Syracuse Police Department

Chris Bolt/WAER News

Can your smart phone make you safer in the City of Syracuse?  Mayor Ben Walsh joined members of the Syracuse Police Department to roll out new technology to help reduce crime and improve community relations. You might have a phone app to find your way around or get a ride, maybe check the weather or play a game. Deputy Chief Joe Cecile wants you to get another app for community benefit.

Scott Willis / WAER News

Members of the Syracuse Police Department responded to a different kind of call over the past two months.  They were up to the challenge…in exchange for wearing pink badges, growing beards, and painting their fingernails. 

Sergeant Colin Hillman says there was a certain feeling of freedom when male officers didn’t have to shave and female officers could paint their nails blue.  Normally, both are prohibited.

"Telling the patrol cops they get to grow a beard for a month was great.  As far as bolstering morale, it was very popular."

Jason Chen

Dozens of people packed the Syracuse Police Department Monday morning to have a look at a hallway that honors police officers who have given their lives protecting and serving Syracuse. The Hall of Honor was the idea of a recently-retired Sgt. John Savage. He said he hopes that young recruits and old retirees can take some time to walk through the history and tradition of the department.

Syracuse Police Searching for Missing Syracuse Man

Apr 12, 2016
Syracuse Police Department

  Syracuse Police are asking the public's help in search of a man who's been missing for nearly two weeks. 53-year-old Norman Mattice has not been seen since April 1, 2016.  He was last seen walking northbound away from the Catholic Charities Shelter on 1074 S. Clinton St. wearing a red jacket.  Mattice has been a resident of the emergency shelter since late December.

National Police Car Archives

The Syracuse Police Department is about to order 45 new police vehicles to upgrade its aging and run-down fleet.  Common councilors unanimously approved the $1.6 million in spending, but not without some discussion about the number of cars that go home with officers on a routine basis.  

John Smith, WAER News

The Syracuse Police Department receives one of its most diverse groups of incoming officers. 

Matti Blume

Some Syracuse Common Councilors are questioning what appears to be a trend by the police department to add military hardware to its SWAT team.  The Council voted 6 to 1 this week to accept a $100,000 federal homeland security grant to outfit its 9-ton Bearcat armored vehicle with night vision, ballistic protection search mirrors, a pole camera, tubular assault equipment, among other items.   Jean Kessner cast the lone "no" vote.  She says using military tools and tactics on domestic problems is the wrong approach.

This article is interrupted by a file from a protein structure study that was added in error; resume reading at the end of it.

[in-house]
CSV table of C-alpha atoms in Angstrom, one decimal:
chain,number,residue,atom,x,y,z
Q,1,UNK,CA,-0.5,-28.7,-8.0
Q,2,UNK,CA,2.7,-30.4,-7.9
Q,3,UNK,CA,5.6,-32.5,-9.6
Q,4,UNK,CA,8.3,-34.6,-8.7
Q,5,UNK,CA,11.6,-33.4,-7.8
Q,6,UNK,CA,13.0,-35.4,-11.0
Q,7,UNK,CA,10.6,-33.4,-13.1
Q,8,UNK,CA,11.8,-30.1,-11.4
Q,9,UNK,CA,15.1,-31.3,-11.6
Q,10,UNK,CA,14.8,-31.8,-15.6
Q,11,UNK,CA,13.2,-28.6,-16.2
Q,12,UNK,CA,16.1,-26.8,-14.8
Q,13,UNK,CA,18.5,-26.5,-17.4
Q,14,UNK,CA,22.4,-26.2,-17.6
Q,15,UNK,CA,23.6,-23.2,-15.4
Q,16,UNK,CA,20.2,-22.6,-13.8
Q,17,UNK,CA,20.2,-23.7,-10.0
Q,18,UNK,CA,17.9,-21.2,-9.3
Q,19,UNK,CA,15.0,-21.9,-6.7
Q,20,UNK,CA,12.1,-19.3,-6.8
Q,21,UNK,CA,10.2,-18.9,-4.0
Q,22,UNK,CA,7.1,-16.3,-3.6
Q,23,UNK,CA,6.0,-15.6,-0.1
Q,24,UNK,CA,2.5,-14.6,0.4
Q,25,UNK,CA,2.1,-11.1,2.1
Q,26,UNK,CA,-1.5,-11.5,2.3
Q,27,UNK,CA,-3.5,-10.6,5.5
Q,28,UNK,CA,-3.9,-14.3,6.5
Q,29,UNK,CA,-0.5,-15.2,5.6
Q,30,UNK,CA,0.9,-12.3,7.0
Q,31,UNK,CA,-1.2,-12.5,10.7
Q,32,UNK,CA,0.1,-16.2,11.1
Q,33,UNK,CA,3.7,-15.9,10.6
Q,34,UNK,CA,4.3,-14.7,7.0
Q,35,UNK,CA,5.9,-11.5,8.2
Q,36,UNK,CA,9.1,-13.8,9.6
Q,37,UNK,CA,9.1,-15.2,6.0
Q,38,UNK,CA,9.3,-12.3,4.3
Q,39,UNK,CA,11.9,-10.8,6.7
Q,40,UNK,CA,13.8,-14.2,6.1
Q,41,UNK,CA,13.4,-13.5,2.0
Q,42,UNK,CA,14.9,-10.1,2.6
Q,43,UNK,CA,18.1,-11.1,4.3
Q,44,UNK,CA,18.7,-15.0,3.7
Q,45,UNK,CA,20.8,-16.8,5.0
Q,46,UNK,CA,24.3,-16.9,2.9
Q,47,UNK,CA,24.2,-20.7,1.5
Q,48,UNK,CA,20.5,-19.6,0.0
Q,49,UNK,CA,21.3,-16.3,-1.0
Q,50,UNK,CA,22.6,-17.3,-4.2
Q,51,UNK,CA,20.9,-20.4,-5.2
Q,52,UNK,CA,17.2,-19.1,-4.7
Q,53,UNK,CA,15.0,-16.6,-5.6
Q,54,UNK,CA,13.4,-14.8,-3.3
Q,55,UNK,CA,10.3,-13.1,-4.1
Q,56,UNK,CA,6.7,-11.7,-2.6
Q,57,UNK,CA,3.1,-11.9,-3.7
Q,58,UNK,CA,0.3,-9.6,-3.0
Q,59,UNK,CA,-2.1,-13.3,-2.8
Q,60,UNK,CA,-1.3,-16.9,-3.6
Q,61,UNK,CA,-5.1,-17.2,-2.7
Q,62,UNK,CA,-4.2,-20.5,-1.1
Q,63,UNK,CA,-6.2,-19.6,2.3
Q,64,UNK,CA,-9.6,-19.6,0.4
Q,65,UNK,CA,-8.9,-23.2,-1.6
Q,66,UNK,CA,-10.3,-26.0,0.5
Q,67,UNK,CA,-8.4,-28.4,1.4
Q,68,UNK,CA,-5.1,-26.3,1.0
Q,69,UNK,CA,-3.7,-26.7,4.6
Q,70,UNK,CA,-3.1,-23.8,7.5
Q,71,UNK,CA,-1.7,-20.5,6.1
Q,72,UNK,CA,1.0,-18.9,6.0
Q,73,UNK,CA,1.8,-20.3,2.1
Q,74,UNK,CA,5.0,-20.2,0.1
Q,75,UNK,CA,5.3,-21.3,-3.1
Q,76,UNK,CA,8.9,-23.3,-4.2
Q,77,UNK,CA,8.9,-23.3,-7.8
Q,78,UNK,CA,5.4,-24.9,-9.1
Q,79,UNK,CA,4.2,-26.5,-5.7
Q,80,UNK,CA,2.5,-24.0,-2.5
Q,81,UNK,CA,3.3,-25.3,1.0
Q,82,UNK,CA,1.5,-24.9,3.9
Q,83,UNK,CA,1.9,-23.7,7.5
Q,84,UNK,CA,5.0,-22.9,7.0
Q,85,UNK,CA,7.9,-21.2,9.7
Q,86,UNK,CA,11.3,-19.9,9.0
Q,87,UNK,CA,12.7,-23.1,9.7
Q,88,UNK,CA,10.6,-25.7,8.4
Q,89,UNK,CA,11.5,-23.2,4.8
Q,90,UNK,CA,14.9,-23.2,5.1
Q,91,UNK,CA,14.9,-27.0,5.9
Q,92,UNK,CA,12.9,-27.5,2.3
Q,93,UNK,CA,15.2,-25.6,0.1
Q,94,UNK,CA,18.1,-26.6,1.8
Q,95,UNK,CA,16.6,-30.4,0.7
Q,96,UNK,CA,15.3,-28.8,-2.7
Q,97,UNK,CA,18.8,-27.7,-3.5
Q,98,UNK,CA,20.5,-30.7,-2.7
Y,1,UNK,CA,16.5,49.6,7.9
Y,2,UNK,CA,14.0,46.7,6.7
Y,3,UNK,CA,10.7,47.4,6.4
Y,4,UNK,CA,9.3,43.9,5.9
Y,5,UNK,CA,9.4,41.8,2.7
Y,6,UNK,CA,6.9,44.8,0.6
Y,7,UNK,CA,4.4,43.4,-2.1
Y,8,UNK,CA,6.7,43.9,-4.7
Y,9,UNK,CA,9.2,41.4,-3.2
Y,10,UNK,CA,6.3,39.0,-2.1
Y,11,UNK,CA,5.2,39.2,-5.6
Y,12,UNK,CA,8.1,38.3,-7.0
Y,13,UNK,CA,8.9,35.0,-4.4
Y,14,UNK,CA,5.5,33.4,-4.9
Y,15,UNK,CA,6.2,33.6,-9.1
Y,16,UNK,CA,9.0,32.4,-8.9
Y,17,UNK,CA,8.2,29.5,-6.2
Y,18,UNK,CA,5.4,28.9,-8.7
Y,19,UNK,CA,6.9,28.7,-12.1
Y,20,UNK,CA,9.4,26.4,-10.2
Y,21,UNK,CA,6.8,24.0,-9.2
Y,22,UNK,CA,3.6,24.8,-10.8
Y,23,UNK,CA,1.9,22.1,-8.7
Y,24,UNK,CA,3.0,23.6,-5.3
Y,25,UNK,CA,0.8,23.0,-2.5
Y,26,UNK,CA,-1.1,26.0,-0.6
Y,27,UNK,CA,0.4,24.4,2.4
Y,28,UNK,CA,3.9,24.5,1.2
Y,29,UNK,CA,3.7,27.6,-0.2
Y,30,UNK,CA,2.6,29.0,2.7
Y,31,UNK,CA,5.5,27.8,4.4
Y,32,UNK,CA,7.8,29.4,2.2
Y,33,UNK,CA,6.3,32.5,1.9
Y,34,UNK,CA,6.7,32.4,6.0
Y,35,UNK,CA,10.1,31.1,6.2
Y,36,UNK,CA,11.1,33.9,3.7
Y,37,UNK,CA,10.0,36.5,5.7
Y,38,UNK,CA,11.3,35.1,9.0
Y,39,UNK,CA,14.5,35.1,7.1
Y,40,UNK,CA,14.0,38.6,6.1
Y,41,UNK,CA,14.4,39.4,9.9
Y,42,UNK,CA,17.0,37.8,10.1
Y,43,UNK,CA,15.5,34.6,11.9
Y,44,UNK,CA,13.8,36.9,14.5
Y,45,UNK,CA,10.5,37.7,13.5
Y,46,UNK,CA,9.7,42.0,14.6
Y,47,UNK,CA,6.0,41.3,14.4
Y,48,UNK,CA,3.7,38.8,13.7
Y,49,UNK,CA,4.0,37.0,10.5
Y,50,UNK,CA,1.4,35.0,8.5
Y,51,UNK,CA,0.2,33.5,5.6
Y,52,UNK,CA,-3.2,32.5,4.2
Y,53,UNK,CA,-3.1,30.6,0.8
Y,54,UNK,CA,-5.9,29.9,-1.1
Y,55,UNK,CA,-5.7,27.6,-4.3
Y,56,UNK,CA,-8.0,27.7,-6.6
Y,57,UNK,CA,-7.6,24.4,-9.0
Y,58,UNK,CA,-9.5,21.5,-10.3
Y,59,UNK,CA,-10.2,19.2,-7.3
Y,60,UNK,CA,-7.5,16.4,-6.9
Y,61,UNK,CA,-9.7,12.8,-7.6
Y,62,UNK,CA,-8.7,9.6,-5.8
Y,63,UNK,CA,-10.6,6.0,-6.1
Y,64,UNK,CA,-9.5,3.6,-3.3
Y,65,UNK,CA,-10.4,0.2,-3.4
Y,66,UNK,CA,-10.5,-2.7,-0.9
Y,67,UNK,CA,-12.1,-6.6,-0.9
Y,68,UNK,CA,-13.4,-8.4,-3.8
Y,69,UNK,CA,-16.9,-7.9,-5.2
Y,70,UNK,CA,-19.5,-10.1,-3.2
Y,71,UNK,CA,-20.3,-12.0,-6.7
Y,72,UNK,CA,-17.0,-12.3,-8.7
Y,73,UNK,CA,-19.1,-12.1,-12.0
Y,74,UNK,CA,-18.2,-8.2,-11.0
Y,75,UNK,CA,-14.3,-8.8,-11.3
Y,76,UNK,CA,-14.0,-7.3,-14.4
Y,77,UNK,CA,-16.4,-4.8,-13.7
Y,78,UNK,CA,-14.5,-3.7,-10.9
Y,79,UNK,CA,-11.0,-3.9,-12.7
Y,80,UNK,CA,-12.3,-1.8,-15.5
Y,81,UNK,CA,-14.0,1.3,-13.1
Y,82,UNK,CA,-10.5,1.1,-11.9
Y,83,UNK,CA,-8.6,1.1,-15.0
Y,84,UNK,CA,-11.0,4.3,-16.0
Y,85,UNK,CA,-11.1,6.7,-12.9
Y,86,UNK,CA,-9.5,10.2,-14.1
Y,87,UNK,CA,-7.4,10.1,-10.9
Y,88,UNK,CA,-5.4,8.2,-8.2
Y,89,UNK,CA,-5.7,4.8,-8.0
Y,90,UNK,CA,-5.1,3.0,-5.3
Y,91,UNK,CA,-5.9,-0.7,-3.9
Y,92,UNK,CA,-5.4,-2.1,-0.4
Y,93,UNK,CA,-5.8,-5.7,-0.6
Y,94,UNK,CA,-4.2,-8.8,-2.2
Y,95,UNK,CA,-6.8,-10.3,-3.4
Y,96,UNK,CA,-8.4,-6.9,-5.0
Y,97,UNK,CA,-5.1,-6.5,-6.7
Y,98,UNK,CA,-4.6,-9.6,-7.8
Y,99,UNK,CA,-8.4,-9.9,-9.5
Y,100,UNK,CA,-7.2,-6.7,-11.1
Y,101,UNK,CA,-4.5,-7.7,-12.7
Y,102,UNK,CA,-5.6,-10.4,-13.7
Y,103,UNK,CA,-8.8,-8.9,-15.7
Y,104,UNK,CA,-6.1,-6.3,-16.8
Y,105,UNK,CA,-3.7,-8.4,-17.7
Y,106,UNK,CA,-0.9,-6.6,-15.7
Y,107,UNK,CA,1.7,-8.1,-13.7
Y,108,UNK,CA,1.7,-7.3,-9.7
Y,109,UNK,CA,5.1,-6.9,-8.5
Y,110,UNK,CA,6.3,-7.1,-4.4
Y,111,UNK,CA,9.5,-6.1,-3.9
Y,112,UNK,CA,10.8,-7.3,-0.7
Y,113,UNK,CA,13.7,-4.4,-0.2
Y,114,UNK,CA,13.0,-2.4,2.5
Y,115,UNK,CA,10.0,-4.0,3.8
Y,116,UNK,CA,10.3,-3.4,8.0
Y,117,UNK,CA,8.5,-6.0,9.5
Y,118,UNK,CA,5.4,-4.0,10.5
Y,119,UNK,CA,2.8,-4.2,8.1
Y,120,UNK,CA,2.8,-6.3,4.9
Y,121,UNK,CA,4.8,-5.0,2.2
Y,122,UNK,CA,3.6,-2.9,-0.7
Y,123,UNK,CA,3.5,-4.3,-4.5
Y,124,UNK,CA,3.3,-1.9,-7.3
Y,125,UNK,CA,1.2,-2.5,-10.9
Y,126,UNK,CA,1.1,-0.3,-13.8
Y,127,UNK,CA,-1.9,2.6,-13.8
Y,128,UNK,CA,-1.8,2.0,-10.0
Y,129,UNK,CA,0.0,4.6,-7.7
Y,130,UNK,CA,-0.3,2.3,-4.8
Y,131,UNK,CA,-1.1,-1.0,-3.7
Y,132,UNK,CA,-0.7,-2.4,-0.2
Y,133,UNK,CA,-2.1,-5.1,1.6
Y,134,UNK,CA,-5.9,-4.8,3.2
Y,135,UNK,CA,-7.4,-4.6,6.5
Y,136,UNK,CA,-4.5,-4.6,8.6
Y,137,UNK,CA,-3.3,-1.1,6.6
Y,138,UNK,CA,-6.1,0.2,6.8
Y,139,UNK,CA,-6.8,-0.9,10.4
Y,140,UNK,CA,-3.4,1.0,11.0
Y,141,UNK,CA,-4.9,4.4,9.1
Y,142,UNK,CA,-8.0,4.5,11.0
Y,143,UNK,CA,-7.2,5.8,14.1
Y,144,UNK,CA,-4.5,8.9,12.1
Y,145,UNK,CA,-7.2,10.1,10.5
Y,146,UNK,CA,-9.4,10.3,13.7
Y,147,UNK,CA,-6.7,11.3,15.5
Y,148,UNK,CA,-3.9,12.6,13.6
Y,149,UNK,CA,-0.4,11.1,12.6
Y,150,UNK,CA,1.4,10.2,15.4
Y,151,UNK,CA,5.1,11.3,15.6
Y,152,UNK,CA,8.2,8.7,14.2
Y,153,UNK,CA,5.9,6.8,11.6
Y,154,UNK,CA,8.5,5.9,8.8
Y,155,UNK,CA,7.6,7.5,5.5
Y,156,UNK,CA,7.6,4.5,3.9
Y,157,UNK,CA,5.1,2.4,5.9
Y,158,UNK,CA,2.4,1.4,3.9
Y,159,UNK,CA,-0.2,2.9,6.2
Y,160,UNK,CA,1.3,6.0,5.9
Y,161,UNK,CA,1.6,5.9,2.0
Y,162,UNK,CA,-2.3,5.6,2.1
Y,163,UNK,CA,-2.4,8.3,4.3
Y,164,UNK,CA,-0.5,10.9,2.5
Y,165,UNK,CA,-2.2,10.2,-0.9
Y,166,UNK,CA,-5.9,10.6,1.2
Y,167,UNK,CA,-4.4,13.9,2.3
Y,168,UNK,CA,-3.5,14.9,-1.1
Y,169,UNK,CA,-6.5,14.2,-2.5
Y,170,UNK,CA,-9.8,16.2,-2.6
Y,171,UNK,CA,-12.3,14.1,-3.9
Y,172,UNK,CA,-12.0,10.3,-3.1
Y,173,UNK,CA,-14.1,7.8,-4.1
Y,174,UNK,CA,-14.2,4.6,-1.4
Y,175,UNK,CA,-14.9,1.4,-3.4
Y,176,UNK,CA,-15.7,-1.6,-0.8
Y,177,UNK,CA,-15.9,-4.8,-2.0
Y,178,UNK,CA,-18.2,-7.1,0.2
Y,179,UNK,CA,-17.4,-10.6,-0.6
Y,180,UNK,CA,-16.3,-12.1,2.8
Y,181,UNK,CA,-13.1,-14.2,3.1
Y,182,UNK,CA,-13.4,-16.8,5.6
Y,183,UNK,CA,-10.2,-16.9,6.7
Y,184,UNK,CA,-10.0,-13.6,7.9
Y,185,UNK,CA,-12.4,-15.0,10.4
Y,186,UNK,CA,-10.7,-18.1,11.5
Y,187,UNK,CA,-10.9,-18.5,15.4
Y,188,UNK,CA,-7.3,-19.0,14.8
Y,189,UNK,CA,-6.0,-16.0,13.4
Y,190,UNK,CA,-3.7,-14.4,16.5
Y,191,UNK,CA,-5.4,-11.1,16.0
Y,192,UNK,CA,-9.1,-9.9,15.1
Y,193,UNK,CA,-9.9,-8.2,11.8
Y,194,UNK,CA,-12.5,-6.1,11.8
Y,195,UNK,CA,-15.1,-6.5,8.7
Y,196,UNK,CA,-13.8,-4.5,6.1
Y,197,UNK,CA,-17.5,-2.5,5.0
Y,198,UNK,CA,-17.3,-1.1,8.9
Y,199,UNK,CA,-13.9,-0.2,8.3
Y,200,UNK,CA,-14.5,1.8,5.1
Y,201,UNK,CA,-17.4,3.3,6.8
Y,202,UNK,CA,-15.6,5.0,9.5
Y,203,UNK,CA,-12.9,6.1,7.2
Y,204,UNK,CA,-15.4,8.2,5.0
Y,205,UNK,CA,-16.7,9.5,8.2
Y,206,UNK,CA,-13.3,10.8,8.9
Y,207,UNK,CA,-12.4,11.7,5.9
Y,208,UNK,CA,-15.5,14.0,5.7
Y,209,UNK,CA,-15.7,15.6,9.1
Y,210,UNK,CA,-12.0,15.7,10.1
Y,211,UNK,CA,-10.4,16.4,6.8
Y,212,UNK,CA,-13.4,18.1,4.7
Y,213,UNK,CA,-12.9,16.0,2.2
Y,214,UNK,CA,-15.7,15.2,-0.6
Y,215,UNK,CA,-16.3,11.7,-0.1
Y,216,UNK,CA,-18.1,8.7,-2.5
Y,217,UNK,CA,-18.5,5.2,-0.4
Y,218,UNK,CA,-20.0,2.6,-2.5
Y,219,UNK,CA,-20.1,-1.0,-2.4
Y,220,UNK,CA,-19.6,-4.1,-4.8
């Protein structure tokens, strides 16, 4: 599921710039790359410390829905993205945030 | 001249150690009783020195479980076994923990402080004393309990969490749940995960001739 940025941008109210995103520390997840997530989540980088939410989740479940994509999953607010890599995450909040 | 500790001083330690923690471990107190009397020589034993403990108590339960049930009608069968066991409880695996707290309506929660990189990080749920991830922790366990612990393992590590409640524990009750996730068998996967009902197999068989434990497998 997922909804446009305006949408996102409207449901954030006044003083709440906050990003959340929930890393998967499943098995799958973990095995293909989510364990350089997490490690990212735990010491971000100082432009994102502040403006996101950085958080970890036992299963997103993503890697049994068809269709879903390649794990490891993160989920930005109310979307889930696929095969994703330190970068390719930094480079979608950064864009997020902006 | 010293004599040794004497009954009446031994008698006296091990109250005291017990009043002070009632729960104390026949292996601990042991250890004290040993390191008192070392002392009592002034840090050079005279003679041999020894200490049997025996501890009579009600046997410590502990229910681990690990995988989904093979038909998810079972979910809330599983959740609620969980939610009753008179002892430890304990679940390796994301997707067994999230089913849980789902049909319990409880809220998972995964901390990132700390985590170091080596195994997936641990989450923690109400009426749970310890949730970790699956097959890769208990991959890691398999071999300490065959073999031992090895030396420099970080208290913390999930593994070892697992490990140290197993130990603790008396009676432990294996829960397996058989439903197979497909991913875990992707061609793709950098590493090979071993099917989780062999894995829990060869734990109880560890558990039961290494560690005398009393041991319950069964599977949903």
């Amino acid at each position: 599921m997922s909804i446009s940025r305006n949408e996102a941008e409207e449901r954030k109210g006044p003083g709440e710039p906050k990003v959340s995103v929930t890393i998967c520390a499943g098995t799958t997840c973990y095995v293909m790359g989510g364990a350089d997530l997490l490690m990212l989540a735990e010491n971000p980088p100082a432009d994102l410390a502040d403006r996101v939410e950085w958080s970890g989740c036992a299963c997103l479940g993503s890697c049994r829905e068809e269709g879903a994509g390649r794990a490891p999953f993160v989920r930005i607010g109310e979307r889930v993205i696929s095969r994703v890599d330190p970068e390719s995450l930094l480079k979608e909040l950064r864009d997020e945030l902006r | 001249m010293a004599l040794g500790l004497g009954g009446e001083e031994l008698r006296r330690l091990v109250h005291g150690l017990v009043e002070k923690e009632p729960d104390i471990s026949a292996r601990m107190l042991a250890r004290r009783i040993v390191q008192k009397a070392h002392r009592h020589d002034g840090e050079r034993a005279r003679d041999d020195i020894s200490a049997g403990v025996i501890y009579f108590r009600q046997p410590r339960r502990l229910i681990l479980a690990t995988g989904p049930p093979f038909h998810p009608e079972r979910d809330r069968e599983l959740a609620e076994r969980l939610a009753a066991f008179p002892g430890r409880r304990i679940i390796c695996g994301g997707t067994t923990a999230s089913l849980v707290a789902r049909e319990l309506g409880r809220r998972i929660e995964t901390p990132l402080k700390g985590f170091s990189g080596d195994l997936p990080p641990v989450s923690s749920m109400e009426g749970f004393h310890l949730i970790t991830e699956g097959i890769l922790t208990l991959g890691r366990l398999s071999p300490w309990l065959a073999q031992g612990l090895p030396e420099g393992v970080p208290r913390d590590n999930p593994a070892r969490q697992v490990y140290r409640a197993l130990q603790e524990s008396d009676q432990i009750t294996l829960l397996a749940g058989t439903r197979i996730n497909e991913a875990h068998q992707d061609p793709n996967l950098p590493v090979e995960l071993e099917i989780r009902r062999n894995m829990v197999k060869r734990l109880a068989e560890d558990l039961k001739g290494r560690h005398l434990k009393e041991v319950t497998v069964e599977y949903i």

Syracuse’s 428 police officers are working under a new contract for the first time in more than three years.  Common councilors Monday gave their approval to the five year agreement retroactive to 2011.  Police Benevolent Association President Jeffrey Piedmonte says both city and union negotiators put a lot of work into the talks, which culminated in a agreement in mid-June.  He says health insurance was a key sticking point…the deal calls for officer contributions to more than double starting in September.

John Smith / WAER News

Five police canines and their handlers are ready to hit the streets in their respective communities after graduating Friday from the Syracuse Police Department’s Canine Academy. 

 A ceremony was held  at the Inner Harbor.  SPD Sergeant Tim Stepian has been a K9 handler himself for 24 years and a trainer for 16. 

  Chavez and other officers from Johnson City, Ithaca, and the Troy Police Departments as well as Delaware County Sheriffs spent nine weeks getting to know their dogs and how to give commands.  

Syracuse Police website.

The man who fatally shot Syracuse Police Officer Wallie Howard, Junior in 1990 will be eligible for parole in six years after a ruling today by a Federal Judge in Utica to shorten his sentence to 31 years.  Robert Lawrence faced life in prison but, became eligible for re-sentencing in 2012 following a U-S Supreme Court ruling.

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